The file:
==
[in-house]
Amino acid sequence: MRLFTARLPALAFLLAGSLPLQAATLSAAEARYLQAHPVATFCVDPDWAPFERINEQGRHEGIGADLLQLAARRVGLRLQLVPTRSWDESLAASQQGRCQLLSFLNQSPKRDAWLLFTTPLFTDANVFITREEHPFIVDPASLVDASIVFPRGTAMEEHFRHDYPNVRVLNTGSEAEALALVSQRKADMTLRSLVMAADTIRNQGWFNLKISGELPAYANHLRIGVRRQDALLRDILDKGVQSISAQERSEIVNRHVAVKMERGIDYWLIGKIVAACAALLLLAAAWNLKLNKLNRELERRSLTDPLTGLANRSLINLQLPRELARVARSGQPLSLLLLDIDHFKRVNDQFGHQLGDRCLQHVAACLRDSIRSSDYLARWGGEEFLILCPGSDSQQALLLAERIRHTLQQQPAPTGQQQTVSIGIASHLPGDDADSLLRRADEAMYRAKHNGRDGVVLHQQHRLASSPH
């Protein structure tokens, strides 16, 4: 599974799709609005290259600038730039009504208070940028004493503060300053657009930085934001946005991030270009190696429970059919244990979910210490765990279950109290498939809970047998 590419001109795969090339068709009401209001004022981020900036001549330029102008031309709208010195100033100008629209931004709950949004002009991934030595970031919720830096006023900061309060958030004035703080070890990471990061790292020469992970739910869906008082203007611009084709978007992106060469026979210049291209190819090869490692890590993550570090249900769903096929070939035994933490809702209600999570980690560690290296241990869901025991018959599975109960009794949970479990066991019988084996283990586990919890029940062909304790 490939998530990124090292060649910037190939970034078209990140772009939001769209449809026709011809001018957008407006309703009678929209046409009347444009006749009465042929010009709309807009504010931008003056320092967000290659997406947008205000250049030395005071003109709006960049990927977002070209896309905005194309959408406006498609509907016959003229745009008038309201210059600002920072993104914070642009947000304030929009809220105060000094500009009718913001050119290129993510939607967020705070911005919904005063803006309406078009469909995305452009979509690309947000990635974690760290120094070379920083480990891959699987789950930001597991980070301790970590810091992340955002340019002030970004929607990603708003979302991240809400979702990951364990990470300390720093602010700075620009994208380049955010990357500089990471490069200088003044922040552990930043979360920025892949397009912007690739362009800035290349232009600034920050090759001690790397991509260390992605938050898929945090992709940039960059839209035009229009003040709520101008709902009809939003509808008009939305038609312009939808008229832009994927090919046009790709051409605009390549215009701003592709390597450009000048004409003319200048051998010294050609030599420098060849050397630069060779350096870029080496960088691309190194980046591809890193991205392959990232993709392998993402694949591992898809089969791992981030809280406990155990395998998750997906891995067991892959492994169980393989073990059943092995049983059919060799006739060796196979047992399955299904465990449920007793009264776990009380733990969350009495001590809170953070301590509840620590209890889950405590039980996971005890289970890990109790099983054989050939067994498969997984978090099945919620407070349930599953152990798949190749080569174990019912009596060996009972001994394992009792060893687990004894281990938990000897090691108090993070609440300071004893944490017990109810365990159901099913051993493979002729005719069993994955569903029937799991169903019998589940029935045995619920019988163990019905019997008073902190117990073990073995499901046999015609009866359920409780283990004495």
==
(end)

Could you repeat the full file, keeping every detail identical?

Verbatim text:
[in-house]
Amino acid sequence: MRLFTARLPALAFLLAGSLPLQAATLSAAEARYLQAHPVATFCVDPDWAPFERINEQGRHEGIGADLLQLAARRVGLRLQLVPTRSWDESLAASQQGRCQLLSFLNQSPKRDAWLLFTTPLFTDANVFITREEHPFIVDPASLVDASIVFPRGTAMEEHFRHDYPNVRVLNTGSEAEALALVSQRKADMTLRSLVMAADTIRNQGWFNLKISGELPAYANHLRIGVRRQDALLRDILDKGVQSISAQERSEIVNRHVAVKMERGIDYWLIGKIVAACAALLLLAAAWNLKLNKLNRELERRSLTDPLTGLANRSLINLQLPRELARVARSGQPLSLLLLDIDHFKRVNDQFGHQLGDRCLQHVAACLRDSIRSSDYLARWGGEEFLILCPGSDSQQALLLAERIRHTLQQQPAPTGQQQTVSIGIASHLPGDDADSLLRRADEAMYRAKHNGRDGVVLHQQHRLASSPH
């Protein structure tokens, strides 16, 4: 599974799709609005290259600038730039009504208070940028004493503060300053657009930085934001946005991030270009190696429970059919244990979910210490765990279950109290498939809970047998 590419001109795969090339068709009401209001004022981020900036001549330029102008031309709208010195100033100008629209931004709950949004002009991934030595970031919720830096006023900061309060958030004035703080070890990471990061790292020469992970739910869906008082203007611009084709978007992106060469026979210049291209190819090869490692890590993550570090249900769903096929070939035994933490809702209600999570980690560690290296241990869901025991018959599975109960009794949970479990066991019988084996283990586990919890029940062909304790 490939998530990124090292060649910037190939970034078209990140772009939001769209449809026709011809001018957008407006309703009678929209046409009347444009006749009465042929010009709309807009504010931008003056320092967000290659997406947008205000250049030395005071003109709006960049990927977002070209896309905005194309959408406006498609509907016959003229745009008038309201210059600002920072993104914070642009947000304030929009809220105060000094500009009718913001050119290129993510939607967020705070911005919904005063803006309406078009469909995305452009979509690309947000990635974690760290120094070379920083480990891959699987789950930001597991980070301790970590810091992340955002340019002030970004929607990603708003979302991240809400979702990951364990990470300390720093602010700075620009994208380049955010990357500089990471490069200088003044922040552990930043979360920025892949397009912007690739362009800035290349232009600034920050090759001690790397991509260390992605938050898929945090992709940039960059839209035009229009003040709520101008709902009809939003509808008009939305038609312009939808008229832009994927090919046009790709051409605009390549215009701003592709390597450009000048004409003319200048051998010294050609030599420098060849050397630069060779350096870029080496960088691309190194980046591809890193991205392959990232993709392998993402694949591992898809089969791992981030809280406990155990395998998750997906891995067991892959492994169980393989073990059943092995049983059919060799006739060796196979047992399955299904465990449920007793009264776990009380733990969350009495001590809170953070301590509840620590209890889950405590039980996971005890289970890990109790099983054989050939067994498969997984978090099945919620407070349930599953152990798949190749080569174990019912009596060996009972001994394992009792060893687990004894281990938990000897090691108090993070609440300071004893944490017990109810365990159901099913051993493979002729005719069993994955569903029937799991169903019998589940029935045995619920019988163990019905019997008073902190117990073990073995499901046999015609009866359920409780283990004495």